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Author: Hegenberger Medical

What is an Episiotomy

Normal birth can cause tears to the vagina and the surrounding tissue, usually as the baby’s head is born, and in a small number of cases, these tears extend to the back passage. These more complicated tears are repaired in the operating theatre under anaesthetic and can take longer to heal. An episiotomy is a procedure which aims to prevent complicated tears from going through into the back passage1.

Why might I need an Episiotomy?

An episiotomy is usually performed shortly before the baby’s head is delivered, during the pushing stage of labour. The midwife or doctor will inject local anaesthetic into the vaginal muscle close to the perineal body (area between vagina and anus which is 1.5-5.5cm long), in a ‘mediolateral’ angle downwards away from the anus.

This is to enlarge the vaginal outlet and reduce vaginal tissue stretching and tension during the birth. In some countries, a ‘routine’ approach is taken where all women undergo an episiotomy, whereas others, like the U.K, U.S.A and most of Europe take the ‘selective’ approach and only perform episiotomies on women at imminent risk of severe perineal tears involving the back passage2.

Selective or Routine Approach?

The answer is largely based on which country you give birth in. China has a 100% episiotomy rate for first time mothers as it takes the ‘routine’ approach, whereas Finland has one of the lowest rates at 9.1% due to its ‘selective’ approach. It is important to remember that sometimes episiotomies are also performed to enlarge the vaginal outlet for instrumental delivery with forceps or vacuums caps, as well as expedite delivery due to maternal or fetal complications during labour1.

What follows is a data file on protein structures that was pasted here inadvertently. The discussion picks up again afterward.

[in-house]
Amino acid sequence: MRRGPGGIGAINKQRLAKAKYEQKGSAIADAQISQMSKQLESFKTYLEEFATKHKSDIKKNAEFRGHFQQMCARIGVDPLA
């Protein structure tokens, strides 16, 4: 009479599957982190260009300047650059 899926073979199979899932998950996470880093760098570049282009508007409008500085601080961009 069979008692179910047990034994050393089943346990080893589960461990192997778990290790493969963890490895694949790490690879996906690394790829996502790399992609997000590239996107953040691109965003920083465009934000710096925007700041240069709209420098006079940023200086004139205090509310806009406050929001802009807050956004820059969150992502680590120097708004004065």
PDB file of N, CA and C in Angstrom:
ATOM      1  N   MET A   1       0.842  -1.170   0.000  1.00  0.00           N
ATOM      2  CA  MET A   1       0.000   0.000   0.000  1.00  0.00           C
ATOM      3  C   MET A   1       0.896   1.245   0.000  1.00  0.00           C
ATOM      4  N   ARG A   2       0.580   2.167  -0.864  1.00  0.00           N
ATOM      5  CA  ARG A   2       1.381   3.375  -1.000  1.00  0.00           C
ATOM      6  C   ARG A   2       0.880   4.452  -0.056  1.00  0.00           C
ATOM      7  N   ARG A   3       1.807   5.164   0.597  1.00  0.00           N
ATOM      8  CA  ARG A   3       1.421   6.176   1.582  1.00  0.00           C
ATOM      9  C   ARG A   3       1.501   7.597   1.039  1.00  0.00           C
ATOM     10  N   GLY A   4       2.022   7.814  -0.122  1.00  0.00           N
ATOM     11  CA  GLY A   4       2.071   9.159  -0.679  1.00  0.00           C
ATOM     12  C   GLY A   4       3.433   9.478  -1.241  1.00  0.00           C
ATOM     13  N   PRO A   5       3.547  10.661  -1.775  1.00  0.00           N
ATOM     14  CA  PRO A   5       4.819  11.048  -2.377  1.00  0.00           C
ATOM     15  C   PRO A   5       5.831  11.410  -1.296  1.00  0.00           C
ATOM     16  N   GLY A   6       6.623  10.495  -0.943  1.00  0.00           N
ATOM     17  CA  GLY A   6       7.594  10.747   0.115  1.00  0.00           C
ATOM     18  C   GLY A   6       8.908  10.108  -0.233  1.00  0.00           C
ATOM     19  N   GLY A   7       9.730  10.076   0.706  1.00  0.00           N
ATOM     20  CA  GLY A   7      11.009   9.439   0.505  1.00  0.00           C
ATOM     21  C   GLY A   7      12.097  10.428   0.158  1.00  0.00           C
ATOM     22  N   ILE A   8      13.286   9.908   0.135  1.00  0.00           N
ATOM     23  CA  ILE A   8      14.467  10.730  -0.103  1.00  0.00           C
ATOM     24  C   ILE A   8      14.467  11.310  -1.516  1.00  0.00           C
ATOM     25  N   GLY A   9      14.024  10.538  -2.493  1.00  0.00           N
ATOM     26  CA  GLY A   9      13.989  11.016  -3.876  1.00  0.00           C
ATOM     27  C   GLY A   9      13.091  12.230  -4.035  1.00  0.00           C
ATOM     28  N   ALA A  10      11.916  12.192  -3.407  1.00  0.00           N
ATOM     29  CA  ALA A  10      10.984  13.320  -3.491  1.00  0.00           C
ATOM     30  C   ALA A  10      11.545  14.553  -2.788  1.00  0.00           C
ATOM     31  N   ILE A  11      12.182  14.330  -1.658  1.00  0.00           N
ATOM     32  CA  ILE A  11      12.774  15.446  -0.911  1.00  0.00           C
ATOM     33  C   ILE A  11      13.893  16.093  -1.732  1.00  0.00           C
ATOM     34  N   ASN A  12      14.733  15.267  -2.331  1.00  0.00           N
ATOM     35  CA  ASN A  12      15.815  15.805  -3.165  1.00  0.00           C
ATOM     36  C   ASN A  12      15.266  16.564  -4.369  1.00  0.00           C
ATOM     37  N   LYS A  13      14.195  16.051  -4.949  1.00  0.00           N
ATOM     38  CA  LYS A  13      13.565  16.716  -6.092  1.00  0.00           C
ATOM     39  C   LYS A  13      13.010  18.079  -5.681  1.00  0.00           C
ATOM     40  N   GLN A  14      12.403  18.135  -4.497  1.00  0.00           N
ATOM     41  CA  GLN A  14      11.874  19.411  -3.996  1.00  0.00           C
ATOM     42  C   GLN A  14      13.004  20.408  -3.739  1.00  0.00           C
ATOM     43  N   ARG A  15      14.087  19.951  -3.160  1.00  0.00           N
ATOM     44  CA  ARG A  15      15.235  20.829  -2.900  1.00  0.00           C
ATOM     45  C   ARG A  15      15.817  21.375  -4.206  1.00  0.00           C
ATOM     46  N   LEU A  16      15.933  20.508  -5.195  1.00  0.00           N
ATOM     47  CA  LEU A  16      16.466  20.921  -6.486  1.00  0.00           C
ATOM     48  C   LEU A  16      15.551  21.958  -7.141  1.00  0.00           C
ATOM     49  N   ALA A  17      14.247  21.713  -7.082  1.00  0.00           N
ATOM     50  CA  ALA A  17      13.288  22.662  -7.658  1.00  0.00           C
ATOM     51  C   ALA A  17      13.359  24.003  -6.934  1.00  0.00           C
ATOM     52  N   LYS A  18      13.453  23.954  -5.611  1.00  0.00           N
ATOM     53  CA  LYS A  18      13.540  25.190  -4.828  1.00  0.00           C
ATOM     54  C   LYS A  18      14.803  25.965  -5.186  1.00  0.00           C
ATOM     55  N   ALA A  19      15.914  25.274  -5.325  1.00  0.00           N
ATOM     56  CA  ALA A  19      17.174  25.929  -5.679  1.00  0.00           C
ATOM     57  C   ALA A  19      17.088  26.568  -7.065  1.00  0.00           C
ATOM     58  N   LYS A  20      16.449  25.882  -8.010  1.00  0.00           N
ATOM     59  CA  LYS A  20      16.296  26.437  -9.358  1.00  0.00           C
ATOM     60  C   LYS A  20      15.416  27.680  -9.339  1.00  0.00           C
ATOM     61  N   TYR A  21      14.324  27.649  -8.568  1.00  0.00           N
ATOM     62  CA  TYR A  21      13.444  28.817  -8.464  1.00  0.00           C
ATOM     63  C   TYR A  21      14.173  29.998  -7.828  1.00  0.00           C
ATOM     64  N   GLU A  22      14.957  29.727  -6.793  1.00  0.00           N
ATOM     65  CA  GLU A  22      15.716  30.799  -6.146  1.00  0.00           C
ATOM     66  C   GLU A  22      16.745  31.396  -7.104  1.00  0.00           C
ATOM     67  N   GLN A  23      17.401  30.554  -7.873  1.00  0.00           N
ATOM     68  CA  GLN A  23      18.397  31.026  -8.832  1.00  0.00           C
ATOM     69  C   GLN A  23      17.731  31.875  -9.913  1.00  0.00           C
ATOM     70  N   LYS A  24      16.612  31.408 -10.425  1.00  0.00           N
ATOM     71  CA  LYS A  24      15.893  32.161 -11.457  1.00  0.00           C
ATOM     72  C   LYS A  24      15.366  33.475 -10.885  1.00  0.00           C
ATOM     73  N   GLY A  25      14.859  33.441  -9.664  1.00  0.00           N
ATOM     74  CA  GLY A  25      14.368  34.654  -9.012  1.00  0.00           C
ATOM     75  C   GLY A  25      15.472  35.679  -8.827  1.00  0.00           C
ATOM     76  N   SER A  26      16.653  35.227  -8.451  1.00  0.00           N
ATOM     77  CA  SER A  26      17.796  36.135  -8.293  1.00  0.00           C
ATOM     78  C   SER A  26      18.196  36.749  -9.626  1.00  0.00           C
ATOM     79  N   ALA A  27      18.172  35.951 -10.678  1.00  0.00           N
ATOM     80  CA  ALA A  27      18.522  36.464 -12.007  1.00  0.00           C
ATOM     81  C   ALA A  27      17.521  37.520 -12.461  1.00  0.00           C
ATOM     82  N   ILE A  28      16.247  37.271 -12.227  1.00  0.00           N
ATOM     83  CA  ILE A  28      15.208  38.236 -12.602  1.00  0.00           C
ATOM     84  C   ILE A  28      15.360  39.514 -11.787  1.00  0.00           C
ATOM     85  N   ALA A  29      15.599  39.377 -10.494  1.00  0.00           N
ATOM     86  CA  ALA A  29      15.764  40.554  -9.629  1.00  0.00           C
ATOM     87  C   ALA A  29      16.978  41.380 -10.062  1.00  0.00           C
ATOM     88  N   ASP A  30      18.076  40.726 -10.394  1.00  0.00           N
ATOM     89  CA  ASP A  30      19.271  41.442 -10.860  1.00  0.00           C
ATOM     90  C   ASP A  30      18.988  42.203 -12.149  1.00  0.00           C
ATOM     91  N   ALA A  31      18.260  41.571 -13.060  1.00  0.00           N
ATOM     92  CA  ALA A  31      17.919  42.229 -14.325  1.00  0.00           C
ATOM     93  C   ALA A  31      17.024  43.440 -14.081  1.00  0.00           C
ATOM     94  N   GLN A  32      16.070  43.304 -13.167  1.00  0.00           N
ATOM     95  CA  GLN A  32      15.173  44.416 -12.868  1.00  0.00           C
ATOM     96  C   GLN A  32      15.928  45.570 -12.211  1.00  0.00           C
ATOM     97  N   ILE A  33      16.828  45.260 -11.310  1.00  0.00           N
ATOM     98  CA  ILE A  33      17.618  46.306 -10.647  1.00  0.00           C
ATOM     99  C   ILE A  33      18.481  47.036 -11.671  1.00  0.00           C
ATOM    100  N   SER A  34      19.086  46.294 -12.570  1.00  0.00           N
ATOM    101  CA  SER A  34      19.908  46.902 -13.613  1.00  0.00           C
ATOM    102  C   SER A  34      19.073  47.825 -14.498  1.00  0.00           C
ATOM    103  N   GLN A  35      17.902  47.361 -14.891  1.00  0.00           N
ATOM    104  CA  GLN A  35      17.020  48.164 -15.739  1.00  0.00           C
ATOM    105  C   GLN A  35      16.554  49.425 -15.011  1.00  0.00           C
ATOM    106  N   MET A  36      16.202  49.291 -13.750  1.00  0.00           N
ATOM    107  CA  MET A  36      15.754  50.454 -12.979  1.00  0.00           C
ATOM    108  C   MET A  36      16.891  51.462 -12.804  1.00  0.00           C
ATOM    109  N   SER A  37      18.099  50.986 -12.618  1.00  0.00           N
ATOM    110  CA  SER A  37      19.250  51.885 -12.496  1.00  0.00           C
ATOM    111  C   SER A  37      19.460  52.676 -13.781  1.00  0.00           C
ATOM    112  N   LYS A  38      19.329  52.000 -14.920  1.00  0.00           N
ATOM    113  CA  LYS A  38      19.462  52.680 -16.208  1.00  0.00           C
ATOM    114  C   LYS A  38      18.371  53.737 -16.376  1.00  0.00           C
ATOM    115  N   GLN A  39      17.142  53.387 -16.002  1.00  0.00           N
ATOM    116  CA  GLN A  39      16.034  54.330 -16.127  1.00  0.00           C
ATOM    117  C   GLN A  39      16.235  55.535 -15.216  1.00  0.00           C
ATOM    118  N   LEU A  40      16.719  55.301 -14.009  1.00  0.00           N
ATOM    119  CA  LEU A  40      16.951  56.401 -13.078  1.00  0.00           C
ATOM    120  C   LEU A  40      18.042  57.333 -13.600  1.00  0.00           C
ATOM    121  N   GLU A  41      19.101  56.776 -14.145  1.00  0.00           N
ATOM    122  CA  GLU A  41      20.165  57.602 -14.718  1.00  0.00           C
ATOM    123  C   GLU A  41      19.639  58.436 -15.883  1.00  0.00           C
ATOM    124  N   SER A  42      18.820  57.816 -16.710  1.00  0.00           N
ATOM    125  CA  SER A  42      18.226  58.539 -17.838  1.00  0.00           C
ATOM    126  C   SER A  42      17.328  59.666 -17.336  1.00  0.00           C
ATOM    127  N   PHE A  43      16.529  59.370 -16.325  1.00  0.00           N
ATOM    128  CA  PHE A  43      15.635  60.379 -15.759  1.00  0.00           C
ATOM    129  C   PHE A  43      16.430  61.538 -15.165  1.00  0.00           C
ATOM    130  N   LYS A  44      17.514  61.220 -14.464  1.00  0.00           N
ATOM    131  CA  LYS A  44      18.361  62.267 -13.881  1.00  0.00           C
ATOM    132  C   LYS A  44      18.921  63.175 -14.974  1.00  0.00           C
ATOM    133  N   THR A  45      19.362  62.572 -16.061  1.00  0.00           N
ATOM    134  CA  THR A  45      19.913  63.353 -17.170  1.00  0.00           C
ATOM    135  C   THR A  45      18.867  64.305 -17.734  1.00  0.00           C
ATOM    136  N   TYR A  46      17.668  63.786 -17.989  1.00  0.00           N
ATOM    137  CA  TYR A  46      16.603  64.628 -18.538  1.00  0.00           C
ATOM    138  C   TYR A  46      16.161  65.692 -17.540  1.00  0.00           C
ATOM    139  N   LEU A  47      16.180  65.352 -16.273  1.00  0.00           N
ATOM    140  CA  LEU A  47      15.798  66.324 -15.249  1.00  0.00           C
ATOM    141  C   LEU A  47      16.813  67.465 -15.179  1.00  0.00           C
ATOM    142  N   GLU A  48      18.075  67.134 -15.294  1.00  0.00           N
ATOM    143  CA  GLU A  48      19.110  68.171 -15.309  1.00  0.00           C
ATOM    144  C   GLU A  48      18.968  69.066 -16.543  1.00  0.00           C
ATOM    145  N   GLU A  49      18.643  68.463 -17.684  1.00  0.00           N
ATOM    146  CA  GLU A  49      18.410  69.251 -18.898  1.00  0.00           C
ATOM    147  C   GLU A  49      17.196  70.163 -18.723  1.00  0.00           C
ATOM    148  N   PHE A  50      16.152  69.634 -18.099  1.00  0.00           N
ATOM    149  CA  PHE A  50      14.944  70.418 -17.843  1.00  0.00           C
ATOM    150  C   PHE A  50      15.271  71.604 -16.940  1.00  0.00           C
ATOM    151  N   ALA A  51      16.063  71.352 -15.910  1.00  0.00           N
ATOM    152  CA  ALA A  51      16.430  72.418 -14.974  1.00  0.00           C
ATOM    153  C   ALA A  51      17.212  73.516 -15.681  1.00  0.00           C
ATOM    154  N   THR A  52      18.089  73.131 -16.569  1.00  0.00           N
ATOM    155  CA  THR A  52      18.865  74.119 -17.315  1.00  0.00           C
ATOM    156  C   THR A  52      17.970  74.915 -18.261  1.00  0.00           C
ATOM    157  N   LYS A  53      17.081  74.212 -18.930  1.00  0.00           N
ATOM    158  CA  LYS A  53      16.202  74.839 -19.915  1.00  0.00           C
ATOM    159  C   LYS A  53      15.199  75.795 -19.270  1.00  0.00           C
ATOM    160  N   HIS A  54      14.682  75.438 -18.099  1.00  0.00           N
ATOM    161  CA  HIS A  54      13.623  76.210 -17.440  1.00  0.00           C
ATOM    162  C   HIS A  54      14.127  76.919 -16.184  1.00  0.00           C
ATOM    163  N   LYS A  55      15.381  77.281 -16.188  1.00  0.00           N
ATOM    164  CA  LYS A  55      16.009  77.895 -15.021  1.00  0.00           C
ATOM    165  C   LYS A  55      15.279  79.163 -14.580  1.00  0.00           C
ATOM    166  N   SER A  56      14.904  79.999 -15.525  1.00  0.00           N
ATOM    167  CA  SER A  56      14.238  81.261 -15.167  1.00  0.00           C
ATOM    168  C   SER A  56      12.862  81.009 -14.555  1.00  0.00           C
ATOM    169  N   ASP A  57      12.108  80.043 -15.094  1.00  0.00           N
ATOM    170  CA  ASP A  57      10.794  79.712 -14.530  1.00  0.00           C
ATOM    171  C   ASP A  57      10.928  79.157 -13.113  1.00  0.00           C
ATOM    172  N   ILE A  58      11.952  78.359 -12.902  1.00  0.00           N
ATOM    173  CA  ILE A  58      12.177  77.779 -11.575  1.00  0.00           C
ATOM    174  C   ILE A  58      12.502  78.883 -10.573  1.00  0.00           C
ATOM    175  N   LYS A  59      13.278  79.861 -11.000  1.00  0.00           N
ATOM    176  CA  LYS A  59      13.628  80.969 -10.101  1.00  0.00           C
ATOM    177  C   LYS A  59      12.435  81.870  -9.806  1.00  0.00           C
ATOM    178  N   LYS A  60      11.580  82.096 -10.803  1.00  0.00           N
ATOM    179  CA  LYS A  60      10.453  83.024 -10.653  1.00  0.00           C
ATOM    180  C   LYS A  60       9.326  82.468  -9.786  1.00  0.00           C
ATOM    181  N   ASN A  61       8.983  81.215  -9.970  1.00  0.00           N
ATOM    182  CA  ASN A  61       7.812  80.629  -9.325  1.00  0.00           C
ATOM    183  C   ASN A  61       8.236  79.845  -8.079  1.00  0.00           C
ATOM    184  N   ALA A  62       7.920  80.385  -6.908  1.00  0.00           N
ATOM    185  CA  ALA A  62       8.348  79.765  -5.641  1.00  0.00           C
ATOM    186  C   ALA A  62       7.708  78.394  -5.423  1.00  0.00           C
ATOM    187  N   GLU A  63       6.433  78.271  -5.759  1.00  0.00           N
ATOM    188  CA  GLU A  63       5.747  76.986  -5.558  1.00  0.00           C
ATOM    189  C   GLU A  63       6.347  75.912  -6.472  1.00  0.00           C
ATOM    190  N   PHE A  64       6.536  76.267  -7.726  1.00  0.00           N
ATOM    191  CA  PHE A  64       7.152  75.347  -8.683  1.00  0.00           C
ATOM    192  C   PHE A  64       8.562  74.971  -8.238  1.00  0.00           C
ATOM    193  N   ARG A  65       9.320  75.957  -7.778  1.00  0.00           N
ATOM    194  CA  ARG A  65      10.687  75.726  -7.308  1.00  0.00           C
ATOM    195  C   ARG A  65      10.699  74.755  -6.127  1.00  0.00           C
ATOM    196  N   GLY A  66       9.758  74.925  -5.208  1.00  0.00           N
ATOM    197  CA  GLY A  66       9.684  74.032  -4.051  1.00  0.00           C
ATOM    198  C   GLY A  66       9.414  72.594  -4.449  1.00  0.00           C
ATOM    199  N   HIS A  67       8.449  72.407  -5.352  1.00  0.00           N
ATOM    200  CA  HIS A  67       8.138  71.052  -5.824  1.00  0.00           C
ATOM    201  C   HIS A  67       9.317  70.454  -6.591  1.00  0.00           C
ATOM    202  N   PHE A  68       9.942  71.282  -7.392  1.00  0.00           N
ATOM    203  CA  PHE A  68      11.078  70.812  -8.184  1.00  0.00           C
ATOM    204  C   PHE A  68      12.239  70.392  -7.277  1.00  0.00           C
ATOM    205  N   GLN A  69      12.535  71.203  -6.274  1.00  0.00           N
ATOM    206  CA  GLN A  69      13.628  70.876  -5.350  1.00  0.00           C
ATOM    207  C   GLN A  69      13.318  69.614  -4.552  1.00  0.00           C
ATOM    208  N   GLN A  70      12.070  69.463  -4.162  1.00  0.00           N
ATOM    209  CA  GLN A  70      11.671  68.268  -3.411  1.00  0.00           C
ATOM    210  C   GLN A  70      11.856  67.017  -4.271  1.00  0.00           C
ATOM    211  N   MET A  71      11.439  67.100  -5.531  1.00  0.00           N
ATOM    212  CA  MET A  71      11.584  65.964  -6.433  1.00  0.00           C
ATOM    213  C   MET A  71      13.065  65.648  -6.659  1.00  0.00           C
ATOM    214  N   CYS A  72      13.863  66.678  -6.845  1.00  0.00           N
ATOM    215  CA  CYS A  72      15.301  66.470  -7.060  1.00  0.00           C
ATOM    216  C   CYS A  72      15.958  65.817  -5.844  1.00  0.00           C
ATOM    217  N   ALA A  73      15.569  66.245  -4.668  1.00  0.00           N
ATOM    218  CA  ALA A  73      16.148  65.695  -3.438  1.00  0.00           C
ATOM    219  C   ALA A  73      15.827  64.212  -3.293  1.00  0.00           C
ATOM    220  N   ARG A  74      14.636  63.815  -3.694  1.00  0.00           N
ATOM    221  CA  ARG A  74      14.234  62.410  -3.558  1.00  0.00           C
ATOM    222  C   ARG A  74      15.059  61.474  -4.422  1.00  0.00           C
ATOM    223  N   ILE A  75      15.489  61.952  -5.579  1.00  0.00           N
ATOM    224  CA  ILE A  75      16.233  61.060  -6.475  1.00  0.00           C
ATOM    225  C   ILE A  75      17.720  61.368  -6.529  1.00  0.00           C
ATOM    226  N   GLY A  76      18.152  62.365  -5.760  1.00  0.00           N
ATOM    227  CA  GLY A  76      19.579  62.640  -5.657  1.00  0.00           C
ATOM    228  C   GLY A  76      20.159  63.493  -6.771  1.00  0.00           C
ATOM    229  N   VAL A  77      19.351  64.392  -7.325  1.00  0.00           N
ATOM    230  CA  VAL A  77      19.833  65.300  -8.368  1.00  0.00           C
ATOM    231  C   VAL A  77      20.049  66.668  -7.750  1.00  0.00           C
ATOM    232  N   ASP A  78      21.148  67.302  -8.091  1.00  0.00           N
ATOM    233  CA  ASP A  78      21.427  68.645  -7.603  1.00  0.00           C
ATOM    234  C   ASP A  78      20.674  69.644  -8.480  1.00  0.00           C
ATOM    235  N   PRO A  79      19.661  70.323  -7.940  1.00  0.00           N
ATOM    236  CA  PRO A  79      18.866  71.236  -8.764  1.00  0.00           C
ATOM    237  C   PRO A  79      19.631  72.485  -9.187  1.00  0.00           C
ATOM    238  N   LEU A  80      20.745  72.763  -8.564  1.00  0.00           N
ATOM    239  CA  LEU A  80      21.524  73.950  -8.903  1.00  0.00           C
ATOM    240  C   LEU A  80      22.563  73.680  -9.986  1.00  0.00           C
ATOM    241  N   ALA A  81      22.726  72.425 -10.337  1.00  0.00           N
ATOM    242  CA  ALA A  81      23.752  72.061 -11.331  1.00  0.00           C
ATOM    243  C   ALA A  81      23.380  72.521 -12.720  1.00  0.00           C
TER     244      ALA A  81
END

Tears to the vagina and surrounding tissue occur in up to 85% of normal births, however, the vast majority of these tears are uncomplicated (i.e. involve the skin only or the vaginal muscle only rather than the internal or external anal sphincters). Some uncomplicated vaginal tears, such as those involving the skin only do not need to be sutured, or those involving the vaginal muscle only may not need as many stitches. However, an episiotomy is always surgically repaired, thereby guaranteeing stitches are needed for the mother. The side-effects of suturing after an episiotomy may include severe pain, bleeding, infection, pain during sexual intercourse and long-term pelvic floor disorders, which is classed as severe perineal trauma. Despite geographical differences in clinical practice, there is good quality evidence available via the Cochrane Review1 which shows ‘selective’ episiotomy reduces severe perineal trauma by 30% compared to ‘routine’ episiotomy. So, the rationale for conducting routine episiotomies to prevent severe perineal trauma is not justified by current evidence and does not have any significant benefits to mother or baby for low-risk women aiming for a vaginal birth.


If you live in a country which performs ‘routine’ episiotomies, you will have dedicated time antenatally to discuss this issue with your midwife or doctor. However, if your local maternity care provider practices ‘selective’ approach, you may not have the opportunity to discuss risks and benefits during the pushing stage of labour. This is why it is important to have access to unbiased evidence-based information in order to make an informed decision about your birth plan before labour.


  1. Jiang H, Qian X, Carroli G, Garner P. Selective versus routine use of episiotomy for vaginal birth. Cochrane Database of Systematic Reviews 2017, Issue 2. Art. No.: CD000081. DOI: 10.1002/14651858.CD000081.pub3
  2. Royal College of Obstetricians & Gynaecologists. Third-and fourth-degree perineal tears, management (green top guideline no. 29).

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